Much of the contemporary scholarship on contractual interpretation is staunchly against a textual analysis, by which a court can only depart from the plain meaning of a contract exceptionally. It is therefore no surprise that scholars have reacted negatively to the spate of recent cases where the English courts have re-emphasized the plain meaning of the text in contractual interpretation. Yet one cannot help but wonder whether a textual analysis is really so problematic when courts across the common law world have re-embraced it. Drawing from both theoretical and comparative perspectives, this paper suggests that a focus on the text in contractual interpretation, and the corresponding application of the plain meaning rule, is to be welcomed and not scorned.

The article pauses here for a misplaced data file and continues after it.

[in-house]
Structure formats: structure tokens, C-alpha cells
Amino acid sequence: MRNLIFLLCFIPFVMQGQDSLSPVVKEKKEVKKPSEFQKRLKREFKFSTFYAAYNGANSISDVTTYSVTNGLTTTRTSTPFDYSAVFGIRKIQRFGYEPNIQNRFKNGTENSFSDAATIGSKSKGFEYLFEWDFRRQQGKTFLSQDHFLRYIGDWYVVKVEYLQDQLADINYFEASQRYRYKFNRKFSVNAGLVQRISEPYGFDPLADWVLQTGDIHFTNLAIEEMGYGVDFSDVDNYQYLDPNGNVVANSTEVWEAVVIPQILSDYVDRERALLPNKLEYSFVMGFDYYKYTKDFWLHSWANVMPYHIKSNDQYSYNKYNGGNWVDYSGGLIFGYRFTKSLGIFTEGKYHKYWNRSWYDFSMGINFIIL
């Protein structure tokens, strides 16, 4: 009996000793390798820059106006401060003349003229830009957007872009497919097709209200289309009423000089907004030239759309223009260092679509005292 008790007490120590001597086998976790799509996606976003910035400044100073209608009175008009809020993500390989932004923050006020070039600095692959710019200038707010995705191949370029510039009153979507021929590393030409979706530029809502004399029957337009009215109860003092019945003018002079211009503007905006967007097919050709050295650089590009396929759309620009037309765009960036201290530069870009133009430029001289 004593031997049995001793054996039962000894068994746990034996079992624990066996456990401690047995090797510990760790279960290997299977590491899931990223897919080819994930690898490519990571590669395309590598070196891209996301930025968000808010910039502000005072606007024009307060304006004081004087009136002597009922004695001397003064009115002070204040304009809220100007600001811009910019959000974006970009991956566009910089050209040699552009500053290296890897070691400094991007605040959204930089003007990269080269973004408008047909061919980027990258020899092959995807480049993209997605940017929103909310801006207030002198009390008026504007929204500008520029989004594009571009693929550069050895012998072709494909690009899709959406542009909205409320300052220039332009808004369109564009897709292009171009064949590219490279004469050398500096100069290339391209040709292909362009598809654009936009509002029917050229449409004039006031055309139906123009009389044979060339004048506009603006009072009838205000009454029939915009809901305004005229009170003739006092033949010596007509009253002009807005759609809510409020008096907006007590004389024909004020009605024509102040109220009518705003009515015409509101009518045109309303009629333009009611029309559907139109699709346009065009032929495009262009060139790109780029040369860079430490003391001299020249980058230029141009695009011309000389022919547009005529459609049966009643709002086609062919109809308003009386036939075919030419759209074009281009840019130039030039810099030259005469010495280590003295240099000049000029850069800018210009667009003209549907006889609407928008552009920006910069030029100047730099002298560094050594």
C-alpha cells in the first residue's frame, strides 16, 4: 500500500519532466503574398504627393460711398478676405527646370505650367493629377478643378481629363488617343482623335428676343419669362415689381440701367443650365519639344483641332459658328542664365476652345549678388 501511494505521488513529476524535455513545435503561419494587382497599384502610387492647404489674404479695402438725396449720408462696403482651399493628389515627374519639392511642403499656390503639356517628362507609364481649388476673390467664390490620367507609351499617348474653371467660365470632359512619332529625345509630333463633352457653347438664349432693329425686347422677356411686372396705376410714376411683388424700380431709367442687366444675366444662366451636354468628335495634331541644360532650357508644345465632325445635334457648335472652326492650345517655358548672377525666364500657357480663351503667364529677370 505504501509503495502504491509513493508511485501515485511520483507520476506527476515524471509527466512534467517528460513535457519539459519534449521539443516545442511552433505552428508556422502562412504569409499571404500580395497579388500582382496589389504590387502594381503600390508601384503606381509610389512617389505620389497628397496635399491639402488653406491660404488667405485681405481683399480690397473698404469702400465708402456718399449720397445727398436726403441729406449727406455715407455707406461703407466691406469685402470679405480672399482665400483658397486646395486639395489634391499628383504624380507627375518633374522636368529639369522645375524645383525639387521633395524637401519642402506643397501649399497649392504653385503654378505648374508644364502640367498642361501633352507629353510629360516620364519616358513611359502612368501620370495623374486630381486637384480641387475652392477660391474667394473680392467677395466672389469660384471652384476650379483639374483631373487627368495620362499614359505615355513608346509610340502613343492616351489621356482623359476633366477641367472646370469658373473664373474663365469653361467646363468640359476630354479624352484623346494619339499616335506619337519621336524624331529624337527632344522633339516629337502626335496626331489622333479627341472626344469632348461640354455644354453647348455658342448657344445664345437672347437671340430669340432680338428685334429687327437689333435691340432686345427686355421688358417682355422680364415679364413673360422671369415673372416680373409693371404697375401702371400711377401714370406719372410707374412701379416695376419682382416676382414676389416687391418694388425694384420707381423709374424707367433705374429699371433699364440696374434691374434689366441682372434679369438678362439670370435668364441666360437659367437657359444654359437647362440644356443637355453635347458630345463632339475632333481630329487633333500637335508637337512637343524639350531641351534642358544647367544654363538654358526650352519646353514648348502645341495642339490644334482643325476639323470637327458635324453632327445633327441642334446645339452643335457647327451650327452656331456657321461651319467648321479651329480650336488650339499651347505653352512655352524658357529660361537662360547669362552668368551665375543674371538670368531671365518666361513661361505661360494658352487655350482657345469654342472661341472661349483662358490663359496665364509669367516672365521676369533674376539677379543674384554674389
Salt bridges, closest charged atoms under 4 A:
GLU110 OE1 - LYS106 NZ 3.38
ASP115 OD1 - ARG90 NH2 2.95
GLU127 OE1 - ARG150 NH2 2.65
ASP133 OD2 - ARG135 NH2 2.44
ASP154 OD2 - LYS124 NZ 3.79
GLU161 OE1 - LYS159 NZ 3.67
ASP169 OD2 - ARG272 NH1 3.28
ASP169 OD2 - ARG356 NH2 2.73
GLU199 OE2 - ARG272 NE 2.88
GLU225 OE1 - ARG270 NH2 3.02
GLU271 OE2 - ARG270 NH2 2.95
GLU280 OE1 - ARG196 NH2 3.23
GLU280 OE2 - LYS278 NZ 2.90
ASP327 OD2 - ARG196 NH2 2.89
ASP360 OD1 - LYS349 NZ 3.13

Common Law World Review
SAGE Publications (UK and US)
From context to text in contractual interpretation: Is there really a problem with the plain meaning rule?. (2016). Common Law World Review. 45, (4), 298-318. Research Collection School Of Law.
Available at: http://ink.library.smu.edu.sg/sol_research/2150
Creative Commons License
This work is licensed under a Creative Commons Attribution-Noncommercial-No Derivative Works 4.0 License.